Joe Abercrombie dark action/fantasy author talks to Dark Matter
Joe participated in an email interview in 2010; this interview was published in the January 2011 edition of Dark Matter (issue no. 2) between Christmas and the New Year. Below is that interview in text only.
UPDATE: In November 2012, Joe Abercrombie spoke to Nalini Haynes via skype; that interview is available in MP4 (video) and MP3 (audio only) at this link.
Thanks for agreeing to this interview for Dark Matter.
It’s your pleasure.
Your website bio implies that you were into games like Dungeons and Dragons as a youth, is that correct? Any other similar games or genres? Do you still play? I can’t see how you could play World of Warcraft (a computer equivalent of Dungeons and Dragons) much and still have time to write.
I played a cornucopia of Roleplaying games throughout my childhood and youth – D&D, Runequest, Rolemaster, Judge Dredd, Vampire, Warhammer, Traveller, the whole gamut, really. Stopped in my late teens when I went off to college and fell into a different crowd. These days I play a lot of video games still, but generally I’ve avoided the online side. I get a little tired of 12 year olds shouting “noob!” at me.
What led you to leave your dazzling career as a minimum wage ‘tea maker’ for a TV post production company to become a freelance film editor? And how does one freelance as a film editor?
I left because I fell out of love with tea-making, though I still drink a large quantity. The phrase “film editor” is perhaps deceptive, because most of what I worked on was TV – documentaries and live music mostly, concerts, festivals and events. Most editors in that business are freelance. It’s a modular kind of an industry. Typically I’d work for five or six weeks at a time on one project or another, have a week or two off before starting the next job. After a while I started to think I needed something more useful to do with this time than just playing computer games.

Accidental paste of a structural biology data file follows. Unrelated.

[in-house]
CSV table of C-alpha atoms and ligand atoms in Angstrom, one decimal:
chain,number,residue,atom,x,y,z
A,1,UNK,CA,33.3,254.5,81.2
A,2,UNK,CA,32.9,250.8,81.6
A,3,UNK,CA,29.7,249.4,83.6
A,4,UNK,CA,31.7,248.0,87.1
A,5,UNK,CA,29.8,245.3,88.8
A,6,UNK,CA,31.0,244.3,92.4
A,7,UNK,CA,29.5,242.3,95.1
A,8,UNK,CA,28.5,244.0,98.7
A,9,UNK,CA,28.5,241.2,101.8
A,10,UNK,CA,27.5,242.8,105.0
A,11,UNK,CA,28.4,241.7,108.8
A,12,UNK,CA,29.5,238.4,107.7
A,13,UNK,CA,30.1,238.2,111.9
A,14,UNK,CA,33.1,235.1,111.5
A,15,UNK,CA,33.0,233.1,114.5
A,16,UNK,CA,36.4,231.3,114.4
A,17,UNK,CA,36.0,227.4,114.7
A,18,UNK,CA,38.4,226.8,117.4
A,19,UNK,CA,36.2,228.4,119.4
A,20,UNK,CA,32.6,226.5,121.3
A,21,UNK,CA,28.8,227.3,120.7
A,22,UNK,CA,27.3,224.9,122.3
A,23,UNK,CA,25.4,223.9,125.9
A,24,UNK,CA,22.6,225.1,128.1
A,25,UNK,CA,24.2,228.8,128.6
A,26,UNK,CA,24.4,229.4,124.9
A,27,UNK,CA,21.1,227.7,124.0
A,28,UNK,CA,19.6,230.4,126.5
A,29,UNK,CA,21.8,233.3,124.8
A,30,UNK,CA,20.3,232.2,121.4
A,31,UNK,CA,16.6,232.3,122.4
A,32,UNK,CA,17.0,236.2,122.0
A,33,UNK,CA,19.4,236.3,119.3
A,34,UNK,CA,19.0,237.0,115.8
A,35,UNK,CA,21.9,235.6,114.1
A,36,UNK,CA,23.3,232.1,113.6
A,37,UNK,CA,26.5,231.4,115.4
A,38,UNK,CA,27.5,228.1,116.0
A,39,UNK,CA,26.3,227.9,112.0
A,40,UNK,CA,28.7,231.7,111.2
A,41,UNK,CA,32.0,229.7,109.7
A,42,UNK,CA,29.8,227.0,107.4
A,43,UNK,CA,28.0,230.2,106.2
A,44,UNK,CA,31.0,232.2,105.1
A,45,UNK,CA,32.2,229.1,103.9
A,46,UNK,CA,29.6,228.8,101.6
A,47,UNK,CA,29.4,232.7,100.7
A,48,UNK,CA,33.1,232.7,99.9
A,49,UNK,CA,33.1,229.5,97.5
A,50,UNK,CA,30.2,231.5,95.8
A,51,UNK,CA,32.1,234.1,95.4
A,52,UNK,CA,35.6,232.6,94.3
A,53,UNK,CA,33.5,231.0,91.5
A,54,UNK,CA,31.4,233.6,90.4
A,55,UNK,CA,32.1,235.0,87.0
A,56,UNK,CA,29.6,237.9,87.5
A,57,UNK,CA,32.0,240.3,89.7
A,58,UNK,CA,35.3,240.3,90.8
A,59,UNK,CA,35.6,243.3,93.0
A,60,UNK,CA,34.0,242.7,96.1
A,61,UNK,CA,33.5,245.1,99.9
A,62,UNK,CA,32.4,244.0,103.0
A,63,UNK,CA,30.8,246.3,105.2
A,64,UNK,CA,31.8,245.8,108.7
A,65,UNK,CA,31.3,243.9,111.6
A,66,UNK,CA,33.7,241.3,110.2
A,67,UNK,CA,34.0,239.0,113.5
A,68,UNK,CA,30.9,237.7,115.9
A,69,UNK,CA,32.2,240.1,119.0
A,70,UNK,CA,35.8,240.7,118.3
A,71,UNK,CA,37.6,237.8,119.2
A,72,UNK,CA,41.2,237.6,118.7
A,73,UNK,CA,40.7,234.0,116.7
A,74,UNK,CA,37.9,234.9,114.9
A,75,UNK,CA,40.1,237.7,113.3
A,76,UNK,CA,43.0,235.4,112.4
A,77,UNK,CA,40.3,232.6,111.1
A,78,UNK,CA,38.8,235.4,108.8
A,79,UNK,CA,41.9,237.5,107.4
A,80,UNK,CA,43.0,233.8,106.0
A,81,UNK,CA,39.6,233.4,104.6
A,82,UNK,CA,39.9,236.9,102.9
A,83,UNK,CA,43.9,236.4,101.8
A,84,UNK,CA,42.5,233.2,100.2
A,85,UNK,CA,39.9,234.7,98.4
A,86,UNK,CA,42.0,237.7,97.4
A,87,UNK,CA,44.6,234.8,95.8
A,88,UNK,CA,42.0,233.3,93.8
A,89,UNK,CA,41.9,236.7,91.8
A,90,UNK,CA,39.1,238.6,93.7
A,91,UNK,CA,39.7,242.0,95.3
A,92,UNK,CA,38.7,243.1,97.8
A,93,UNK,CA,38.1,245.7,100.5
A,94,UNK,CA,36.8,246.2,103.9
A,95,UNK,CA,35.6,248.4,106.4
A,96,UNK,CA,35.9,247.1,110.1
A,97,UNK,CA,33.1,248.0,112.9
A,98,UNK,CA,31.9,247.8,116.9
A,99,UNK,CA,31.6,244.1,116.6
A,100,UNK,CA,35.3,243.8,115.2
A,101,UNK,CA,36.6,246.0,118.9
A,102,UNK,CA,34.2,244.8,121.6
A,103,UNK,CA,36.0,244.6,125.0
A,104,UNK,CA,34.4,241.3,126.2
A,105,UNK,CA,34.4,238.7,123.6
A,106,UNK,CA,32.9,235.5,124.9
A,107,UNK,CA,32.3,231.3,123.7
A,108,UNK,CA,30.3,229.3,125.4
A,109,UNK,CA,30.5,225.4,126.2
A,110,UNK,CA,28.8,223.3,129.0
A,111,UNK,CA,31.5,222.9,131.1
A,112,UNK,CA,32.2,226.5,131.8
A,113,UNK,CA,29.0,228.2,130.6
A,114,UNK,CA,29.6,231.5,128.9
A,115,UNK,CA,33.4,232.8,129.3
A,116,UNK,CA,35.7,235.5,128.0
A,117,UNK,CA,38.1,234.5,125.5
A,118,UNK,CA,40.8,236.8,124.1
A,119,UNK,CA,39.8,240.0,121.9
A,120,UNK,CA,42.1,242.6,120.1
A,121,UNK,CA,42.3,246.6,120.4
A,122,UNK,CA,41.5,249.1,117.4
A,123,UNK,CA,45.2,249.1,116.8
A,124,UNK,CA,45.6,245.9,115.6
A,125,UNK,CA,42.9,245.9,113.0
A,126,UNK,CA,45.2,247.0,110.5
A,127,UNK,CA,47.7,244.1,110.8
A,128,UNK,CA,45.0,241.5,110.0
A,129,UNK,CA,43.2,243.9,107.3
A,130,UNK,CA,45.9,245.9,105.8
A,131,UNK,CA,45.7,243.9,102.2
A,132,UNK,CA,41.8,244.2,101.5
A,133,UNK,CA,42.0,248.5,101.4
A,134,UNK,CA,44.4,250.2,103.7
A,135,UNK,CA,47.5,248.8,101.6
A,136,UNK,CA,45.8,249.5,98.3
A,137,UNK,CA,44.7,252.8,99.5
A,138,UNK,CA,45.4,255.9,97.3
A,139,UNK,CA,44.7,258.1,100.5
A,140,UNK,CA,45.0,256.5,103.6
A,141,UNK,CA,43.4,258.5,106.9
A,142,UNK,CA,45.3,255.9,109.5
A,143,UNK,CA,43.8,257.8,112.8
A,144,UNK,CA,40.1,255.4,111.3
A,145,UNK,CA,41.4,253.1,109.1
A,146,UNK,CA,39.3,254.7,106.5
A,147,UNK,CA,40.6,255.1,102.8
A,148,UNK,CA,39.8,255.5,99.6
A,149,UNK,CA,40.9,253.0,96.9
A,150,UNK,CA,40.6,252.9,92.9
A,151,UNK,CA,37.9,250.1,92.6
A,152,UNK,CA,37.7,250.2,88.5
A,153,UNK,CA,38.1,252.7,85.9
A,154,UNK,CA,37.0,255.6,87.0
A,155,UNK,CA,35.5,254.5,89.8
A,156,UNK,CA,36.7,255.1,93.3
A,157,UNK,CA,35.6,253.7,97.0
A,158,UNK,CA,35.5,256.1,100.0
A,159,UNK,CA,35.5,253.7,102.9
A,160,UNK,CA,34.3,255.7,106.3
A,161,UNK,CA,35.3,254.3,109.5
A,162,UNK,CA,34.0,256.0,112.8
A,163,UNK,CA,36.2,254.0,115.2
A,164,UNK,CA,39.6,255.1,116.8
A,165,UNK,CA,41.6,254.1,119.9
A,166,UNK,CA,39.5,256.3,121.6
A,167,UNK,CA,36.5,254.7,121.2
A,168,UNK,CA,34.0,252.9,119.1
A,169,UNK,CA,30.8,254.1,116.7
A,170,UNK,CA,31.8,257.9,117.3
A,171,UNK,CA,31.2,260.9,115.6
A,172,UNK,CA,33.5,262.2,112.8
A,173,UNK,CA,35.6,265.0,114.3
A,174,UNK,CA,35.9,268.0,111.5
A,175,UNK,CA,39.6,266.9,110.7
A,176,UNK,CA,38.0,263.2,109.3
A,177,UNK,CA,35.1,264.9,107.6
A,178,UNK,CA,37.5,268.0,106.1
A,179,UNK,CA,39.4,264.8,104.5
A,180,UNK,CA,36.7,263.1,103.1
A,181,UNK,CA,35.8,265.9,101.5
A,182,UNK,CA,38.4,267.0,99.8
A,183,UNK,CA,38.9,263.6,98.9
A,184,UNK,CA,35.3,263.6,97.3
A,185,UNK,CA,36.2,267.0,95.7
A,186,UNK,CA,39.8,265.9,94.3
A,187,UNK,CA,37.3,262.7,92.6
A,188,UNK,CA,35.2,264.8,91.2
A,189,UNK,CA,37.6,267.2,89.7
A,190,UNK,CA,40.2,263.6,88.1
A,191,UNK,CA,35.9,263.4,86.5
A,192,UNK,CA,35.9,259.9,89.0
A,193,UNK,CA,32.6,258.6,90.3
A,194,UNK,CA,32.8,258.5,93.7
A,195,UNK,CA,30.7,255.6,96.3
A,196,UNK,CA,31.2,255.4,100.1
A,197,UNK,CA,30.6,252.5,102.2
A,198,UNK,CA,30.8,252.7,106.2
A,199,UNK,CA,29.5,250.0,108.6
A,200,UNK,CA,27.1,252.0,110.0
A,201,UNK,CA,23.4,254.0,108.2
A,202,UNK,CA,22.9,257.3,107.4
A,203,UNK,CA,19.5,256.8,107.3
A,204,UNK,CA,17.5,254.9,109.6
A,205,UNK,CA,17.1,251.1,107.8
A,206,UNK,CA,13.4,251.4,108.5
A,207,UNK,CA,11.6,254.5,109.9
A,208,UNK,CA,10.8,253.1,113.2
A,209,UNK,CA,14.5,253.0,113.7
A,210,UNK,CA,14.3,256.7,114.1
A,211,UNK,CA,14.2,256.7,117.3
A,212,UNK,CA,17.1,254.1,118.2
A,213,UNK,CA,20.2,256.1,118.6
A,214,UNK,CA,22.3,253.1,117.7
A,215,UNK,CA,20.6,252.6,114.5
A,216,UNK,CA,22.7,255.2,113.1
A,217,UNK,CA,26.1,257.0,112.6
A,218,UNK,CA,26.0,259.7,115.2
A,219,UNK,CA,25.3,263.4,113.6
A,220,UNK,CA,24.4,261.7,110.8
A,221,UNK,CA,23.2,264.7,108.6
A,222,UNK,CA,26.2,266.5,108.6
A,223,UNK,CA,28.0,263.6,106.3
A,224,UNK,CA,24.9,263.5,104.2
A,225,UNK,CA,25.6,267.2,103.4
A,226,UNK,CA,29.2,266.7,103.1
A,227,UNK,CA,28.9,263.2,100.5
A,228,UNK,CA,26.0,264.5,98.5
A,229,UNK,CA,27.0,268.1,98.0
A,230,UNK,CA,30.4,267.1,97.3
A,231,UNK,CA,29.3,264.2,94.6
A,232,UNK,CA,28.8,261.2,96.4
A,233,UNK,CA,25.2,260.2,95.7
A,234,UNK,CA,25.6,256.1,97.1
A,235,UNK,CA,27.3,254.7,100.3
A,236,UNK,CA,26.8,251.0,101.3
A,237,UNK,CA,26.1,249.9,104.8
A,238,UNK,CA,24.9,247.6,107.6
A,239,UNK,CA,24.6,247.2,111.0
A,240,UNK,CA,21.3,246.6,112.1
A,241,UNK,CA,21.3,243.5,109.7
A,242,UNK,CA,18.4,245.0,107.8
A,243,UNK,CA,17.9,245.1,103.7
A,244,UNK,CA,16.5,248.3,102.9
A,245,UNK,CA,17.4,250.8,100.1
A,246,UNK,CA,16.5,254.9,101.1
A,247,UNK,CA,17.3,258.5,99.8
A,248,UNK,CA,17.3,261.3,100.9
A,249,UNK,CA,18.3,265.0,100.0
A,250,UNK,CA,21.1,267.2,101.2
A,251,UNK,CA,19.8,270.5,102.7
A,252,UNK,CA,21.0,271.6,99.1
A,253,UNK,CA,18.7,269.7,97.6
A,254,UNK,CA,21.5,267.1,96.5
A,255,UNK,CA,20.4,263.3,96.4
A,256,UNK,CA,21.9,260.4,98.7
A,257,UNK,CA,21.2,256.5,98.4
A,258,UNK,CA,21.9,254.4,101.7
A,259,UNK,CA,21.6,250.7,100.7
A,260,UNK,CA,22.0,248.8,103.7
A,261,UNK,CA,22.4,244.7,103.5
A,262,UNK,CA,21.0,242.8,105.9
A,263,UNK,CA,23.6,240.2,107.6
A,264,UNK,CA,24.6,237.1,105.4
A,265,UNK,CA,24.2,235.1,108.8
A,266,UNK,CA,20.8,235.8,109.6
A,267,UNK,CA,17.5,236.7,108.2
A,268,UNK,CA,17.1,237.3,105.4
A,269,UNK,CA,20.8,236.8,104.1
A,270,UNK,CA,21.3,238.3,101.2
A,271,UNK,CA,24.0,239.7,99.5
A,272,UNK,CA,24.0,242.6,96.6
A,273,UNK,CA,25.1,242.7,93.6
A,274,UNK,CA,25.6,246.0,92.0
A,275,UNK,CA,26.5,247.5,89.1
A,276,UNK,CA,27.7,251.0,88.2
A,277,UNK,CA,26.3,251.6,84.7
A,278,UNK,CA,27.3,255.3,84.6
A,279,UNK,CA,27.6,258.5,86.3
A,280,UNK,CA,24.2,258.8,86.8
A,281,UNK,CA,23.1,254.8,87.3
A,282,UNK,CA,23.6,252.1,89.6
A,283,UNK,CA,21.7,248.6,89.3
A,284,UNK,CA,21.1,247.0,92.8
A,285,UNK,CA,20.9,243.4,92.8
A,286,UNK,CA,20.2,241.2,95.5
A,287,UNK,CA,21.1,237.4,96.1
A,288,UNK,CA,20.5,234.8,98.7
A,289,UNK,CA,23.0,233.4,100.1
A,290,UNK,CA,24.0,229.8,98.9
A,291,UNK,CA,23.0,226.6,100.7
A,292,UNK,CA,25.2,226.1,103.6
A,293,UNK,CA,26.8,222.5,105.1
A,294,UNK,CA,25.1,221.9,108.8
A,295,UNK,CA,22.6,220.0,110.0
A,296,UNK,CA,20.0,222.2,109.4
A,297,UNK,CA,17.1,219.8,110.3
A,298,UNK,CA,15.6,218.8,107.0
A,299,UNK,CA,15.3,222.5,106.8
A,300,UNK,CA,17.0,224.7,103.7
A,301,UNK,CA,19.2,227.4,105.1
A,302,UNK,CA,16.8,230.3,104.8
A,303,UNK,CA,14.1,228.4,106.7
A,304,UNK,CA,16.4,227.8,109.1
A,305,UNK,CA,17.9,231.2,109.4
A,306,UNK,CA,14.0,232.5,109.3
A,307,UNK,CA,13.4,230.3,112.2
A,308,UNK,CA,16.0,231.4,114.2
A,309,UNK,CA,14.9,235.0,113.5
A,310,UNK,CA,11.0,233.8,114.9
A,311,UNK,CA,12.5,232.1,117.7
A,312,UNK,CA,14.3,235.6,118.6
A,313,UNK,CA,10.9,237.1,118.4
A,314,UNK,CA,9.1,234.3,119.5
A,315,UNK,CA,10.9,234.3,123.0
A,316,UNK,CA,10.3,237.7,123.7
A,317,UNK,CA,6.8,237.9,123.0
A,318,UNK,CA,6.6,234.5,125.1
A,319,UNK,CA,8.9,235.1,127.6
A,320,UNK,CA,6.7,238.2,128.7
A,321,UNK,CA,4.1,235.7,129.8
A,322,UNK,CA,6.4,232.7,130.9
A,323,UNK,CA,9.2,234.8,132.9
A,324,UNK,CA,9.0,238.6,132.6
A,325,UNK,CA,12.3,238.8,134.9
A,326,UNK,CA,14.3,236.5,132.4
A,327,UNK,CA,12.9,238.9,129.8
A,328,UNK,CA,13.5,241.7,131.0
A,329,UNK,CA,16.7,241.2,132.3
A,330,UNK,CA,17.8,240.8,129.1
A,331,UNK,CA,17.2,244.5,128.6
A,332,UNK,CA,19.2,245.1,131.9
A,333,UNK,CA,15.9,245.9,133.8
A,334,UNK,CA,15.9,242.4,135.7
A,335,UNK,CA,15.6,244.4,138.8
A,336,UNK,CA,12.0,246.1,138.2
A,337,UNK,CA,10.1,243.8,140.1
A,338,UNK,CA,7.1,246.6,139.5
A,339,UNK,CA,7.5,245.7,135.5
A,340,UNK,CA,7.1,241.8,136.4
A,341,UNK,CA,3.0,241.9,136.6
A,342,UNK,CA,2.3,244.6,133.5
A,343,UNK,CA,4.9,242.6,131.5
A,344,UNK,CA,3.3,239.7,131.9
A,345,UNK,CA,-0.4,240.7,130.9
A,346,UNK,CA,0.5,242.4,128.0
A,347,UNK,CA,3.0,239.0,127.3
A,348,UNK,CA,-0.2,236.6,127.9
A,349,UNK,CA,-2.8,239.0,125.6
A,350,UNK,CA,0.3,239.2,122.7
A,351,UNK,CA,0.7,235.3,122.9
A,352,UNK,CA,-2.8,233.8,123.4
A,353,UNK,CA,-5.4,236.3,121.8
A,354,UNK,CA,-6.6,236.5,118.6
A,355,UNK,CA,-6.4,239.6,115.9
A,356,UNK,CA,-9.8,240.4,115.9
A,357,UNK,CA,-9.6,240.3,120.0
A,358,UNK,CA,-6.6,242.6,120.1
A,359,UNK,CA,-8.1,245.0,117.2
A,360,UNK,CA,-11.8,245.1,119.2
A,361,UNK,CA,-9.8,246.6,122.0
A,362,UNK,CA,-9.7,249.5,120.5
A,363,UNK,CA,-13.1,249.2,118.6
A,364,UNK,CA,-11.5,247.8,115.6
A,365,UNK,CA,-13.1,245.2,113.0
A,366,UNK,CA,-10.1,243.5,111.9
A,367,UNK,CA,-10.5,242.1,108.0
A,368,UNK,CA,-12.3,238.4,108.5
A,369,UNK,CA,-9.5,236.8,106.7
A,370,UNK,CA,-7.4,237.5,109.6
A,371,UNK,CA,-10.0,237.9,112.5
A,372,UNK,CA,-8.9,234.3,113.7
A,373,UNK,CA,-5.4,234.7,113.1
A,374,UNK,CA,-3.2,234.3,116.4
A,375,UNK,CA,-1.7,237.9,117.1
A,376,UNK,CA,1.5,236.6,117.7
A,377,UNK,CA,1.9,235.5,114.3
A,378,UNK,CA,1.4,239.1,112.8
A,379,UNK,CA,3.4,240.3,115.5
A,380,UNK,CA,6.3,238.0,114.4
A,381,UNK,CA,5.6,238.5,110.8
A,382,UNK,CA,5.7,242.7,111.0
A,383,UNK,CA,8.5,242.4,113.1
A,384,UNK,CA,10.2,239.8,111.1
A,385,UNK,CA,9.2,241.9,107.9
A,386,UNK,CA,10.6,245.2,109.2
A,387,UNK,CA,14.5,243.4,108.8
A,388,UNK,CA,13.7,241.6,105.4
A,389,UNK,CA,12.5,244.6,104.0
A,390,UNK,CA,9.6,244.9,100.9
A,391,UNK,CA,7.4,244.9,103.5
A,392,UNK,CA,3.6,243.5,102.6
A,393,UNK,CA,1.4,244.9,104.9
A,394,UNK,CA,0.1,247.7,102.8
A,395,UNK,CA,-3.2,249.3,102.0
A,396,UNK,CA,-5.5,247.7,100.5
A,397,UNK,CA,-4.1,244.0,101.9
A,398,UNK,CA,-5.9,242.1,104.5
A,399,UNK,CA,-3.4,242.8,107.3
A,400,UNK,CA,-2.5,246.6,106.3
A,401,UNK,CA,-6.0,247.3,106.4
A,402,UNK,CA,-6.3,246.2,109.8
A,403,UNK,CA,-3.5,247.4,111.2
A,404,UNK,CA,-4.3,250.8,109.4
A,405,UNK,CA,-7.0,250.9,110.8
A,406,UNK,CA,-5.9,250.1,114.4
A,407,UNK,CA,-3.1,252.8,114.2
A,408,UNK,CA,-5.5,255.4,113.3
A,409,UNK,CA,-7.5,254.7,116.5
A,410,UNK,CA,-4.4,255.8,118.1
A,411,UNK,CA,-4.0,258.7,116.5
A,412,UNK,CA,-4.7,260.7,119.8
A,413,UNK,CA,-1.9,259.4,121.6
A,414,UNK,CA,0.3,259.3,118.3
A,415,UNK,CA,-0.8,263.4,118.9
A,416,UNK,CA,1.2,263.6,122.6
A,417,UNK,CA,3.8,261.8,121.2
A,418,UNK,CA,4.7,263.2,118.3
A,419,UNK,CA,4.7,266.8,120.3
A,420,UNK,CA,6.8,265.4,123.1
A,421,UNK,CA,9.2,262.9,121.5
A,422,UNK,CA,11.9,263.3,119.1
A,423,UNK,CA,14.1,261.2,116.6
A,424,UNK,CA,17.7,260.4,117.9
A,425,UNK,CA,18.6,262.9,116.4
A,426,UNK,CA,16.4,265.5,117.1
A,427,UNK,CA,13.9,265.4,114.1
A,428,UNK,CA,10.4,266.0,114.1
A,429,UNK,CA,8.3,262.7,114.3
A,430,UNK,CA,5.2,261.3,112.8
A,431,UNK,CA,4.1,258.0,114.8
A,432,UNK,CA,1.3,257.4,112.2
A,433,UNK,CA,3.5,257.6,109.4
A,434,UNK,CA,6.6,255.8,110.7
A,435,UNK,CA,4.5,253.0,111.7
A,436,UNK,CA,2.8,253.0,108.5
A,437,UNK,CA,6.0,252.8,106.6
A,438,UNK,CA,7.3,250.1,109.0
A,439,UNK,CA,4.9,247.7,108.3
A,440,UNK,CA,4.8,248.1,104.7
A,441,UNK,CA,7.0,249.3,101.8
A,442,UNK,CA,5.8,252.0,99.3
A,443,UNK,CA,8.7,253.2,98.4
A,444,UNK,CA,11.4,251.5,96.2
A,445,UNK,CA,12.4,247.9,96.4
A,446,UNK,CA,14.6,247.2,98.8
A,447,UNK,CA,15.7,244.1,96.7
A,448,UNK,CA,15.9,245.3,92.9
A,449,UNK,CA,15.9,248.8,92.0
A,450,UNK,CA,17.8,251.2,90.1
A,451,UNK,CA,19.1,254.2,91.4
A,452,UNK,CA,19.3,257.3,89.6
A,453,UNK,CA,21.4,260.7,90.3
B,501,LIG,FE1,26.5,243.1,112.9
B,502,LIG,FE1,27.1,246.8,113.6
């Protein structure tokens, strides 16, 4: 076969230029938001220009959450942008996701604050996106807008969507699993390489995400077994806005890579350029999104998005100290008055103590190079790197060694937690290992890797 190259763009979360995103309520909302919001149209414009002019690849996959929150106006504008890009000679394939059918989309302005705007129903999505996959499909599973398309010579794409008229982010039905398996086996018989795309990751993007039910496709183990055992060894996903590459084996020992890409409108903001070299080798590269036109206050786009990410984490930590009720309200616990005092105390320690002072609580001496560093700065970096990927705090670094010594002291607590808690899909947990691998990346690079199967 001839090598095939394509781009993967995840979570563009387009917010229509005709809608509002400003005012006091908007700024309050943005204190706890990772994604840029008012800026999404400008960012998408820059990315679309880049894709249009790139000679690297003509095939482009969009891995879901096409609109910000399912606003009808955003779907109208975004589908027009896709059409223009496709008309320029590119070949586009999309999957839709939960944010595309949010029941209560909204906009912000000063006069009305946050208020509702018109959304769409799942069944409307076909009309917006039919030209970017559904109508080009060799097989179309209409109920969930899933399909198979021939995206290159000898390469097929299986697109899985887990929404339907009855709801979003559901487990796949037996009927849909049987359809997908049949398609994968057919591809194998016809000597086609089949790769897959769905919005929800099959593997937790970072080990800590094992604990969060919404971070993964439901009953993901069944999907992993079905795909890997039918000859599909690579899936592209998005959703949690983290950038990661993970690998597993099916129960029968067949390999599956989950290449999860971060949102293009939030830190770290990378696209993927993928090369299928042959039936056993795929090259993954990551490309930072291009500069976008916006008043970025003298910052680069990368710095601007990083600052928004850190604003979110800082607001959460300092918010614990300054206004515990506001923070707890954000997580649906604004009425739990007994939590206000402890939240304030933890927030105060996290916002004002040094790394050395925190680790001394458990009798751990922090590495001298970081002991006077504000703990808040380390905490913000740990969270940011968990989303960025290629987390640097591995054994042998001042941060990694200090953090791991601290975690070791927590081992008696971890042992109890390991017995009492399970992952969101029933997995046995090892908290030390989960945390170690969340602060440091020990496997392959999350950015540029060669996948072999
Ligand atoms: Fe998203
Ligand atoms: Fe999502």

What inspired you to take up writing as a career?
Ever since my days of roleplaying and being obsessed with Lord of the Rings, I’d had some ideas for a fantasy epic of my own, tempered over the years by all kinds of other things I’d read, watched and experienced both inside and outside the fantasy sphere. So when I found myself with these blocks of free time, I thought I’d have a go at putting them down…
Are there any particular authors who inspired you, both to take up writing and more recently?
I guess you’re inspired by anything you’ve ever read and liked, which brings in a great and very diverse range of authors. Within fantasy I’d have to name-check Tolkien, of course, LeGuin, Moorcock, and most recently George RR Martin, whose Game of Thrones was a real revelation when I read it – demonstrating that you could do something dark, edgy, and unpredictable while staying very much within the best traditions of epic fantasy.
Was there any family member or friend who particularly encouraged you to go down this path?
My family have been a big encouragement throughout. My mother was an English teacher and then an editor, my father was an academic, so they both know a fair bit about writing and would have been scathing in their contempt had they thought my stuff was no good when I first plucked up the courage to admit I was doing it and show them a few chapters. But they were astonished to find it didn’t completely suck, and since then have tended to be the first people to read my stuff and give an opinion. Don’t think I’d have got as far as completing the first book without that encouragement.
Was it difficult to get your first book published? How did you go about it? Or maybe I should ask how did you get Gillian Redfearn’s attention?
I don’t think it’s ever easy to get a book published, but certainly I’ve heard of tougher journeys. Once I had a draft of The Blade Itself I was reasonably happy with I started sending samples out to agents who specialise in sci-fi and fantasy, and over the course of six months collected a few photocopied rejections.
You’ve had a trilogy and another stand alone book published before The Heroes. What would you like to tell us about them? (apart from the fact that we should read them)
You should BUY them. Reading is optional. The First Law is basically my take on the classic epic fantasy trilogy, my attempt to try and maintain the adventure, the magic and the mystery you expect from the format, but focusing on character rather than world, making the action fast, bloody and brutal, having a broad streak of humour among the blackness, and hopefully throwing a few surprises into the mix. Best Served Cold is a standalone set in the same world, featuring some of the same characters without being a direct sequel, and is my attempt to fuse epic fantasy, and the approach to it outlined above, with an edgy revenge story, set in a land of warring city states not unlike Machiavelli’s renaissance Italy.
What sets The Heroes apart from your previous books?